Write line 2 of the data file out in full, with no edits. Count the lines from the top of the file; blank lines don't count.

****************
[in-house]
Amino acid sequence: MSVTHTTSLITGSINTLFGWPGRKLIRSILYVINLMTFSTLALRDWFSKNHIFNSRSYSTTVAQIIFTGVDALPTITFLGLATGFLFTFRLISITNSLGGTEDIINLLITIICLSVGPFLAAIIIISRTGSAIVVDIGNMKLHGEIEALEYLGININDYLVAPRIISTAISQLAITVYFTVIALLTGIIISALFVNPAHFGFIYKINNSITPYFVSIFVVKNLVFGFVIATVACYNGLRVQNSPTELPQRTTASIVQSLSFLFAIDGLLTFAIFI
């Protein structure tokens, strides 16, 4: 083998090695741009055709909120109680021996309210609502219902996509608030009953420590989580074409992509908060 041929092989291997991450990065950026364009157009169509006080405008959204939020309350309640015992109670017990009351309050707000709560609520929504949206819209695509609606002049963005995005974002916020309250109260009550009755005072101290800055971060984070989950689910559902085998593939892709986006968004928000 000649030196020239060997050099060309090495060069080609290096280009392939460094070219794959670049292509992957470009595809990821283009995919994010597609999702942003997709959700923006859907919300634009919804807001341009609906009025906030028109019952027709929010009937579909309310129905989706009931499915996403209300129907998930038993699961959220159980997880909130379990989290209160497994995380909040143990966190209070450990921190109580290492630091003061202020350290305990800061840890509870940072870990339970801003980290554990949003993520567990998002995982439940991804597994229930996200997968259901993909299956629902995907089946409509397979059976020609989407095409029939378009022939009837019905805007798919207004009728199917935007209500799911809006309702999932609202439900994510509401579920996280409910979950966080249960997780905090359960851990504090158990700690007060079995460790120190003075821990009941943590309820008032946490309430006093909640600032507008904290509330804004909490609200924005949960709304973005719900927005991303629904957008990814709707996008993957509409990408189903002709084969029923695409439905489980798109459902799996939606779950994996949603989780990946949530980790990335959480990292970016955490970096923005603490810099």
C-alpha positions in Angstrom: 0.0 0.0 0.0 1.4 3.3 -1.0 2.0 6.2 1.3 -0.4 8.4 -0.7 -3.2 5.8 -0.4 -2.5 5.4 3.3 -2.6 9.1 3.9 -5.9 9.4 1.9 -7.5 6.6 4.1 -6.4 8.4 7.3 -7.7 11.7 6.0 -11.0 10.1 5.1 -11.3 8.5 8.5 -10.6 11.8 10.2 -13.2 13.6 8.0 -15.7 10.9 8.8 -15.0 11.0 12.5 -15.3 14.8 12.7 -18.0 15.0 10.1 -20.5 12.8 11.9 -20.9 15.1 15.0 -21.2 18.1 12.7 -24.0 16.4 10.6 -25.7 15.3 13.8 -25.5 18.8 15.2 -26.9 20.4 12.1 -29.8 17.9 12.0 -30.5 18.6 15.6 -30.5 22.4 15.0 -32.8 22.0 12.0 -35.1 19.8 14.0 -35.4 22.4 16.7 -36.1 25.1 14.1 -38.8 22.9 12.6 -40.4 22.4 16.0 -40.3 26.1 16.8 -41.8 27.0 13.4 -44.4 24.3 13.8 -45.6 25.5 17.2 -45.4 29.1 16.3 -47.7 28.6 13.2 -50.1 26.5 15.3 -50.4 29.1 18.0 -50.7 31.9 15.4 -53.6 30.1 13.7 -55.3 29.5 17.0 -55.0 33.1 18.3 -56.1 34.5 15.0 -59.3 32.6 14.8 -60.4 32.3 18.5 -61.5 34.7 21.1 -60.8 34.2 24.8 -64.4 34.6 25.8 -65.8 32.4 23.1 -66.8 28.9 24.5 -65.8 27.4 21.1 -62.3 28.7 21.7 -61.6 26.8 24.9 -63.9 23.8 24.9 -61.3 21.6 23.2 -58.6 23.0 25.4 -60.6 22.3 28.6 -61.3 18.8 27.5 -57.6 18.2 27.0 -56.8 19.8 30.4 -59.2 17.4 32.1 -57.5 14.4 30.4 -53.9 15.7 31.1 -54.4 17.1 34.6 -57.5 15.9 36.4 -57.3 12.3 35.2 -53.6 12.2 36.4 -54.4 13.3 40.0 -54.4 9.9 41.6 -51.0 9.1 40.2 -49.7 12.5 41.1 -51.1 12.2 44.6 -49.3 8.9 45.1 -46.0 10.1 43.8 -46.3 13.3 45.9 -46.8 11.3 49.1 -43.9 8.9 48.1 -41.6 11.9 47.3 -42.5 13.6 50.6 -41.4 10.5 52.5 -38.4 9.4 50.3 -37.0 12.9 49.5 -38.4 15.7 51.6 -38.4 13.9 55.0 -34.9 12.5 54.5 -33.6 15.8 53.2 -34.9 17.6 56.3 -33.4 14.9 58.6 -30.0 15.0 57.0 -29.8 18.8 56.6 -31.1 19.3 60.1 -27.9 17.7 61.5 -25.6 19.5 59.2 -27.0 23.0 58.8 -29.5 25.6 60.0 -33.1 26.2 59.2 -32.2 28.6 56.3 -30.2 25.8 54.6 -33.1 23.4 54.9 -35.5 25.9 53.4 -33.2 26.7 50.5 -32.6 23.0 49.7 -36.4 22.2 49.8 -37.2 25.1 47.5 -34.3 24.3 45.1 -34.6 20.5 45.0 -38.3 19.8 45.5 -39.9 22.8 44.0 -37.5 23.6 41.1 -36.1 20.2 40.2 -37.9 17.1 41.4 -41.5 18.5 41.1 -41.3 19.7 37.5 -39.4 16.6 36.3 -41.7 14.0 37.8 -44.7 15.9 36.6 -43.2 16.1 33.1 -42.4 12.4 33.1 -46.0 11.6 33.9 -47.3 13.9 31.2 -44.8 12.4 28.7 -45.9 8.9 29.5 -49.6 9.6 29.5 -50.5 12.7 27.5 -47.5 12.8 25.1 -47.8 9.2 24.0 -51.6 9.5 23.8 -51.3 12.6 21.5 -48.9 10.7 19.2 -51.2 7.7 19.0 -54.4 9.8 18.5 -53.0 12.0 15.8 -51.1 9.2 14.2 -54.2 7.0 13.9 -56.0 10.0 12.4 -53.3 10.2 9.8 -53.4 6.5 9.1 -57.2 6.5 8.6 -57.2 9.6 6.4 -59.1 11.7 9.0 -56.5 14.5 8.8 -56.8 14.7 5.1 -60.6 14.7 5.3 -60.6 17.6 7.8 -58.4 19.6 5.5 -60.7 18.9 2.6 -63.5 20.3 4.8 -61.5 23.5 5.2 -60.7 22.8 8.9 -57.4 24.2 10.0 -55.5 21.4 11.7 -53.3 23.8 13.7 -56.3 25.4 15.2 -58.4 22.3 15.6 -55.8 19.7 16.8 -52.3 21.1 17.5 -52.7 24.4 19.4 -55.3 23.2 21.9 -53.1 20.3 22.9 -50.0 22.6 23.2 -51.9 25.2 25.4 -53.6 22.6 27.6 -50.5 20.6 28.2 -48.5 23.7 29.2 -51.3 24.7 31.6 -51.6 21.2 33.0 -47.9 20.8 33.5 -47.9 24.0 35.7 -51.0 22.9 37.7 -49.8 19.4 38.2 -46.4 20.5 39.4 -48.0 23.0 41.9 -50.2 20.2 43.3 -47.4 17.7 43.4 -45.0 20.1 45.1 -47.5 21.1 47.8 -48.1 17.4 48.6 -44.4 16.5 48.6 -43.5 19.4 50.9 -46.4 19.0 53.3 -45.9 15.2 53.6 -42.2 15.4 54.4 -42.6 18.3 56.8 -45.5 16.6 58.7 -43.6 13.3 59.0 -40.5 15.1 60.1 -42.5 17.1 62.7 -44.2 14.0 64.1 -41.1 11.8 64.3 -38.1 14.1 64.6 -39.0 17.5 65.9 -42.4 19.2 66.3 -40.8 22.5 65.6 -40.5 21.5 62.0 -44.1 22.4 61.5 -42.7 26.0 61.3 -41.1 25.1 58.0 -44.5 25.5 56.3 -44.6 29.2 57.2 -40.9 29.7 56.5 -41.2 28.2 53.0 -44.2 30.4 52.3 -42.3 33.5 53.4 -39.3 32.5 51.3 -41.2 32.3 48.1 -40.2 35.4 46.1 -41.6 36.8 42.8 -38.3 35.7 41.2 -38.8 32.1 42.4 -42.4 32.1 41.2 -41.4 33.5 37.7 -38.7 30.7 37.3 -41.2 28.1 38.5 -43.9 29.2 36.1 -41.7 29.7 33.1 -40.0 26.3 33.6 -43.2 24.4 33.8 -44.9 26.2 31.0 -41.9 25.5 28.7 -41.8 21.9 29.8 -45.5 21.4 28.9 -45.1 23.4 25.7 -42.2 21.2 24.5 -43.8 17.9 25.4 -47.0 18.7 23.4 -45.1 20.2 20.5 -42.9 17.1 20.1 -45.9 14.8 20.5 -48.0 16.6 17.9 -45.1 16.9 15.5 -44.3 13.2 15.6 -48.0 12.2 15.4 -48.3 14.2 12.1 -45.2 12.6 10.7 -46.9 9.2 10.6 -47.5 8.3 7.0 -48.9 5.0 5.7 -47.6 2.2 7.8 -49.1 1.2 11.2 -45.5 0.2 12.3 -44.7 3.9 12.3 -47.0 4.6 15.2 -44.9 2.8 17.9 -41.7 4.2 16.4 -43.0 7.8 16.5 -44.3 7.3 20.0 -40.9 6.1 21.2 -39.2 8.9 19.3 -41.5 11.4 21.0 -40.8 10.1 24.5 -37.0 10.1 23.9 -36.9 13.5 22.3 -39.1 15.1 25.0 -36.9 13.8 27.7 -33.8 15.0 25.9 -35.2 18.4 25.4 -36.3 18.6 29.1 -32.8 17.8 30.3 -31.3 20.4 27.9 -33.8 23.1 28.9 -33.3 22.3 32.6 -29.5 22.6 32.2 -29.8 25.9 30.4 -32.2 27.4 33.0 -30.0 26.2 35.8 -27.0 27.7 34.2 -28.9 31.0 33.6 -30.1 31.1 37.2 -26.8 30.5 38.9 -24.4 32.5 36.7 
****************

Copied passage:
Amino acid sequence: MSVTHTTSLITGSINTLFGWPGRKLIRSILYVINLMTFSTLALRDWFSKNHIFNSRSYSTTVAQIIFTGVDALPTITFLGLATGFLFTFRLISITNSLGGTEDIINLLITIICLSVGPFLAAIIIISRTGSAIVVDIGNMKLHGEIEALEYLGININDYLVAPRIISTAISQLAITVYFTVIALLTGIIISALFVNPAHFGFIYKINNSITPYFVSIFVVKNLVFGFVIATVACYNGLRVQNSPTELPQRTTASIVQSLSFLFAIDGLLTFAIFI